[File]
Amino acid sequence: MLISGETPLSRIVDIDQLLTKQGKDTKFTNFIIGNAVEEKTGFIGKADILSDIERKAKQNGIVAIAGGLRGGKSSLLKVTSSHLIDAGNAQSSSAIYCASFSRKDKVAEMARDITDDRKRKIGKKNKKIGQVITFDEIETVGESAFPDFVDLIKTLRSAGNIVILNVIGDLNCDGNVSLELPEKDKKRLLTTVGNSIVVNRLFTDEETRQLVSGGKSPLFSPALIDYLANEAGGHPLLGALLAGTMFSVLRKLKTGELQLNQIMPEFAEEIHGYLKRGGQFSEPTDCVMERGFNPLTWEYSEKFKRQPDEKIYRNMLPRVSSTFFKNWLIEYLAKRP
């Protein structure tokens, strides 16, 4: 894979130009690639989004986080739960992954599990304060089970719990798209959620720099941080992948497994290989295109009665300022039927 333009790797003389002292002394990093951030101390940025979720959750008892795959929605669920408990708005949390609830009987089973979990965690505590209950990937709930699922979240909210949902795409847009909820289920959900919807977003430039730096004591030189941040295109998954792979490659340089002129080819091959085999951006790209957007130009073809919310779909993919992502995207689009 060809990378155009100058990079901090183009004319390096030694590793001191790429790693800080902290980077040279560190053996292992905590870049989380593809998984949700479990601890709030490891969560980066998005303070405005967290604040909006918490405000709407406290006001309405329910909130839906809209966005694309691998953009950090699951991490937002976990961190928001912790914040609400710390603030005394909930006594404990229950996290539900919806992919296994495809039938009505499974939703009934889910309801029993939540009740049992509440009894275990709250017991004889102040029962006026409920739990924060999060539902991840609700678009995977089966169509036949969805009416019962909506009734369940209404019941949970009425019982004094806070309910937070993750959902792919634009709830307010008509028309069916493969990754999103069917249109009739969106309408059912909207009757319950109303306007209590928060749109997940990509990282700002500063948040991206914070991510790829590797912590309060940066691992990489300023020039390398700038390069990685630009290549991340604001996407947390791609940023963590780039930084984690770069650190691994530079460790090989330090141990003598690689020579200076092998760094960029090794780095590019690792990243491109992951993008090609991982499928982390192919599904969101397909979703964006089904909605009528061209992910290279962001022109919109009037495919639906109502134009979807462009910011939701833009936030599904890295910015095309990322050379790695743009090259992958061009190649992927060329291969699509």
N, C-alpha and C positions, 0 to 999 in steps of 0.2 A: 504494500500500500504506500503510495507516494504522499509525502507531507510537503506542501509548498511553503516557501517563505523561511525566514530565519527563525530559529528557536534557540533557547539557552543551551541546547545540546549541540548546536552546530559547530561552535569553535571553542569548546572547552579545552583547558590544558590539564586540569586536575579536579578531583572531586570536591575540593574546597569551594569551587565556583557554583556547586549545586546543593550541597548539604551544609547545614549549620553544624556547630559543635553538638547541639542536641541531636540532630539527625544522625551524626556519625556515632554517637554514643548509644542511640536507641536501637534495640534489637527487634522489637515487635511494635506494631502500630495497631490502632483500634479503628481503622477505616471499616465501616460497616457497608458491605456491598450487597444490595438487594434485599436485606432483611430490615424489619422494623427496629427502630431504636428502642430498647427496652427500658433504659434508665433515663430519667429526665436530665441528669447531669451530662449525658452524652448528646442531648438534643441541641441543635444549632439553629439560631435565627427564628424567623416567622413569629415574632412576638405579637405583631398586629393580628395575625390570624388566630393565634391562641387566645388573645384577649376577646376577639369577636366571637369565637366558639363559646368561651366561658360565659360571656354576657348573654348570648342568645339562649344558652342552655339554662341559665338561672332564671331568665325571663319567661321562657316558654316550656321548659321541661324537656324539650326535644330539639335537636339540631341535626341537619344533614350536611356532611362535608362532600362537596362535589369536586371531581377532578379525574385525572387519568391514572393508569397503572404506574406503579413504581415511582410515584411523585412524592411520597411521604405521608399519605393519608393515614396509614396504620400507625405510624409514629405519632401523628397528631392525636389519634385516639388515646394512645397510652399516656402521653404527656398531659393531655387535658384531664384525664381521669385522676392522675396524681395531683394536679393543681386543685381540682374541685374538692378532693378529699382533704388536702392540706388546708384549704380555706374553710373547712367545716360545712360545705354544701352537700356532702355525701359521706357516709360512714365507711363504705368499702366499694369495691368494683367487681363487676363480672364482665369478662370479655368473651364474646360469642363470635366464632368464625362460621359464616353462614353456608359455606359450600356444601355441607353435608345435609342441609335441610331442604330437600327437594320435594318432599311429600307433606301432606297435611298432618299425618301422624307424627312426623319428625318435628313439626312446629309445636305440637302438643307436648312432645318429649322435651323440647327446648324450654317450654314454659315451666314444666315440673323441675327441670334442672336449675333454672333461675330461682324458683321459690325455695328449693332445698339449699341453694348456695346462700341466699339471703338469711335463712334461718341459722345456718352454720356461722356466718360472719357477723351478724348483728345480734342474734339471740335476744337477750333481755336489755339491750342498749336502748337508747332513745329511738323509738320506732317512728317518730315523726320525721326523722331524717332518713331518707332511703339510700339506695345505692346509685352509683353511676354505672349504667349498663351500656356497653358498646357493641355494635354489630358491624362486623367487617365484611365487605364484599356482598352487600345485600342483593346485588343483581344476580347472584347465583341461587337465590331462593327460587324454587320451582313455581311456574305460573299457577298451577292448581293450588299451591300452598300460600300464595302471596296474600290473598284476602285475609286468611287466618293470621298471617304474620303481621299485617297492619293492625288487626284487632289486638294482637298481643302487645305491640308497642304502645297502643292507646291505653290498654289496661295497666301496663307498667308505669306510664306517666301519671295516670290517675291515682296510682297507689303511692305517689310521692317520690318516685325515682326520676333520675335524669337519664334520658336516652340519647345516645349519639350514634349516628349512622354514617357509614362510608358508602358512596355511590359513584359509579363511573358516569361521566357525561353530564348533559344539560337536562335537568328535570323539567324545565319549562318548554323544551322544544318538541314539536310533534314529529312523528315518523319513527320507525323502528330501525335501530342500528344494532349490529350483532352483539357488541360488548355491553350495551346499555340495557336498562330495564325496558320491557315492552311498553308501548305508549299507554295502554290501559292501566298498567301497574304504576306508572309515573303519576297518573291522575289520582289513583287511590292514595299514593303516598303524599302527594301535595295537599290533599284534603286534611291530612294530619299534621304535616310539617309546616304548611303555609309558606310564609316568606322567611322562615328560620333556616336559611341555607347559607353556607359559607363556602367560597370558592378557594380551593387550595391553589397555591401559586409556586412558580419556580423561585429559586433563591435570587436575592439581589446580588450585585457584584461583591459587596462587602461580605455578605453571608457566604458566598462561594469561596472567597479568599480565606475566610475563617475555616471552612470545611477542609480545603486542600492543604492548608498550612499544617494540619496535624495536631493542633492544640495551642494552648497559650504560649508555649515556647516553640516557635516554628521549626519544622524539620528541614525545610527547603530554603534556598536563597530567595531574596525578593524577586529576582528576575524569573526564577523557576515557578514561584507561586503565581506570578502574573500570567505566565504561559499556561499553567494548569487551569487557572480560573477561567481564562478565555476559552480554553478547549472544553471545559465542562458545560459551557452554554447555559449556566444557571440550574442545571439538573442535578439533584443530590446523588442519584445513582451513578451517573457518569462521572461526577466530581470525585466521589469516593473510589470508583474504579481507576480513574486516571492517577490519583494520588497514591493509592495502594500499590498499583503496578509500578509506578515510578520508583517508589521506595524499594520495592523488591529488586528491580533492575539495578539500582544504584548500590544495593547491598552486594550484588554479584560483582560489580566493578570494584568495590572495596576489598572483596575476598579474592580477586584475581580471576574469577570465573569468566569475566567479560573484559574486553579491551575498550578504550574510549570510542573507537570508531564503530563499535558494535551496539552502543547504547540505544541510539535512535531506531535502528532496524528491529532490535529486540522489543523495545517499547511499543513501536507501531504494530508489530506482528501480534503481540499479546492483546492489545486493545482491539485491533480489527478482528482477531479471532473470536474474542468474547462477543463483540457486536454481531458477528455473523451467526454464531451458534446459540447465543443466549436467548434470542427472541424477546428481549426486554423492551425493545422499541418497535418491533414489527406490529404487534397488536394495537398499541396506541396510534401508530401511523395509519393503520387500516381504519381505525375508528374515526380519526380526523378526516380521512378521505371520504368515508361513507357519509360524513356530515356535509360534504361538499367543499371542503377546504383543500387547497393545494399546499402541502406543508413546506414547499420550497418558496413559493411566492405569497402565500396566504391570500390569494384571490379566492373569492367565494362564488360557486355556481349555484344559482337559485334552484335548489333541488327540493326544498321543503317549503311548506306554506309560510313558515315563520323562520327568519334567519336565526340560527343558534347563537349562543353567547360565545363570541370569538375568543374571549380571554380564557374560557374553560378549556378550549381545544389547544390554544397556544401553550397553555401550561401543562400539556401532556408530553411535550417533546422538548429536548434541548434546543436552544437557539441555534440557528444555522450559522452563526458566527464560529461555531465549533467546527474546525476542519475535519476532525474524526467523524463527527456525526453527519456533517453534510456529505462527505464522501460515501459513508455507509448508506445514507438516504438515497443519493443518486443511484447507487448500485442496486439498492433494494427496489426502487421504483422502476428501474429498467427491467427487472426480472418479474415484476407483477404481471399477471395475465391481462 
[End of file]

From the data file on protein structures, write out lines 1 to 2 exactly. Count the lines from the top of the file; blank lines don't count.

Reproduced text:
Amino acid sequence: MLISGETPLSRIVDIDQLLTKQGKDTKFTNFIIGNAVEEKTGFIGKADILSDIERKAKQNGIVAIAGGLRGGKSSLLKVTSSHLIDAGNAQSSSAIYCASFSRKDKVAEMARDITDDRKRKIGKKNKKIGQVITFDEIETVGESAFPDFVDLIKTLRSAGNIVILNVIGDLNCDGNVSLELPEKDKKRLLTTVGNSIVVNRLFTDEETRQLVSGGKSPLFSPALIDYLANEAGGHPLLGALLAGTMFSVLRKLKTGELQLNQIMPEFAEEIHGYLKRGGQFSEPTDCVMERGFNPLTWEYSEKFKRQPDEKIYRNMLPRVSSTFFKNWLIEYLAKRP
């Protein structure tokens, strides 16, 4: 894979130009690639989004986080739960992954599990304060089970719990798209959620720099941080992948497994290989295109009665300022039927 333009790797003389002292002394990093951030101390940025979720959750008892795959929605669920408990708005949390609830009987089973979990965690505590209950990937709930699922979240909210949902795409847009909820289920959900919807977003430039730096004591030189941040295109998954792979490659340089002129080819091959085999951006790209957007130009073809919310779909993919992502995207689009 060809990378155009100058990079901090183009004319390096030694590793001191790429790693800080902290980077040279560190053996292992905590870049989380593809998984949700479990601890709030490891969560980066998005303070405005967290604040909006918490405000709407406290006001309405329910909130839906809209966005694309691998953009950090699951991490937002976990961190928001912790914040609400710390603030005394909930006594404990229950996290539900919806992919296994495809039938009505499974939703009934889910309801029993939540009740049992509440009894275990709250017991004889102040029962006026409920739990924060999060539902991840609700678009995977089966169509036949969805009416019962909506009734369940209404019941949970009425019982004094806070309910937070993750959902792919634009709830307010008509028309069916493969990754999103069917249109009739969106309408059912909207009757319950109303306007209590928060749109997940990509990282700002500063948040991206914070991510790829590797912590309060940066691992990489300023020039390398700038390069990685630009290549991340604001996407947390791609940023963590780039930084984690770069650190691994530079460790090989330090141990003598690689020579200076092998760094960029090794780095590019690792990243491109992951993008090609991982499928982390192919599904969101397909979703964006089904909605009528061209992910290279962001022109919109009037495919639906109502134009979807462009910011939701833009936030599904890295910015095309990322050379790695743009090259992958061009190649992927060329291969699509």